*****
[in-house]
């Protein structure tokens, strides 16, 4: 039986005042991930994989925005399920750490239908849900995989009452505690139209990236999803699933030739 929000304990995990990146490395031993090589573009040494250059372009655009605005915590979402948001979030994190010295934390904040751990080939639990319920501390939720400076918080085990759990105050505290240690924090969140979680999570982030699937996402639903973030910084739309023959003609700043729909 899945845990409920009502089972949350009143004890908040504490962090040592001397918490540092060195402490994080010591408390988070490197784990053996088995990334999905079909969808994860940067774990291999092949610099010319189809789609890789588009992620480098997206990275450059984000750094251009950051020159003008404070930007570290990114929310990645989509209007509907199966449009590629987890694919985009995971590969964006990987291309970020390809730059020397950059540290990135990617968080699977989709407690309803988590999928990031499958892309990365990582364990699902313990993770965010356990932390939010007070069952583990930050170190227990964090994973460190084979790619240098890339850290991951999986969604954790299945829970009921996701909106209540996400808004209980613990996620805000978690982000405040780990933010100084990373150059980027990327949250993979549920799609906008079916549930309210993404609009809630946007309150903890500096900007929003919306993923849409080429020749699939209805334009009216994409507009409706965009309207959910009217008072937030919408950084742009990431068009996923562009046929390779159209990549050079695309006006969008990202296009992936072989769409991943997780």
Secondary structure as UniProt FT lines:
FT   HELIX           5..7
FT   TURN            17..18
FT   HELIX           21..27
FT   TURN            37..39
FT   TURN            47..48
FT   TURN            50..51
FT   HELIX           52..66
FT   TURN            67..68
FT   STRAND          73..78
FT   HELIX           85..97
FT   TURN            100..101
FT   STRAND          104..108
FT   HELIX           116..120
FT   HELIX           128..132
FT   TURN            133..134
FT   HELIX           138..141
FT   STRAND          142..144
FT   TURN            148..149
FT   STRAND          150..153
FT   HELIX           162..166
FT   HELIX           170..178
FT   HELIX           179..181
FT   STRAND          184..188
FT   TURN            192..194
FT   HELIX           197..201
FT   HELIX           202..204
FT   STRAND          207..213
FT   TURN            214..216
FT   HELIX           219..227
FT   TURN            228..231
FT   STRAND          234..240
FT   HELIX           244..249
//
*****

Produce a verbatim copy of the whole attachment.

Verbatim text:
[in-house]
């Protein structure tokens, strides 16, 4: 039986005042991930994989925005399920750490239908849900995989009452505690139209990236999803699933030739 929000304990995990990146490395031993090589573009040494250059372009655009605005915590979402948001979030994190010295934390904040751990080939639990319920501390939720400076918080085990759990105050505290240690924090969140979680999570982030699937996402639903973030910084739309023959003609700043729909 899945845990409920009502089972949350009143004890908040504490962090040592001397918490540092060195402490994080010591408390988070490197784990053996088995990334999905079909969808994860940067774990291999092949610099010319189809789609890789588009992620480098997206990275450059984000750094251009950051020159003008404070930007570290990114929310990645989509209007509907199966449009590629987890694919985009995971590969964006990987291309970020390809730059020397950059540290990135990617968080699977989709407690309803988590999928990031499958892309990365990582364990699902313990993770965010356990932390939010007070069952583990930050170190227990964090994973460190084979790619240098890339850290991951999986969604954790299945829970009921996701909106209540996400808004209980613990996620805000978690982000405040780990933010100084990373150059980027990327949250993979549920799609906008079916549930309210993404609009809630946007309150903890500096900007929003919306993923849409080429020749699939209805334009009216994409507009409706965009309207959910009217008072937030919408950084742009990431068009996923562009046929390779159209990549050079695309006006969008990202296009992936072989769409991943997780």
Secondary structure as UniProt FT lines:
FT   HELIX           5..7
FT   TURN            17..18
FT   HELIX           21..27
FT   TURN            37..39
FT   TURN            47..48
FT   TURN            50..51
FT   HELIX           52..66
FT   TURN            67..68
FT   STRAND          73..78
FT   HELIX           85..97
FT   TURN            100..101
FT   STRAND          104..108
FT   HELIX           116..120
FT   HELIX           128..132
FT   TURN            133..134
FT   HELIX           138..141
FT   STRAND          142..144
FT   TURN            148..149
FT   STRAND          150..153
FT   HELIX           162..166
FT   HELIX           170..178
FT   HELIX           179..181
FT   STRAND          184..188
FT   TURN            192..194
FT   HELIX           197..201
FT   HELIX           202..204
FT   STRAND          207..213
FT   TURN            214..216
FT   HELIX           219..227
FT   TURN            228..231
FT   STRAND          234..240
FT   HELIX           244..249
//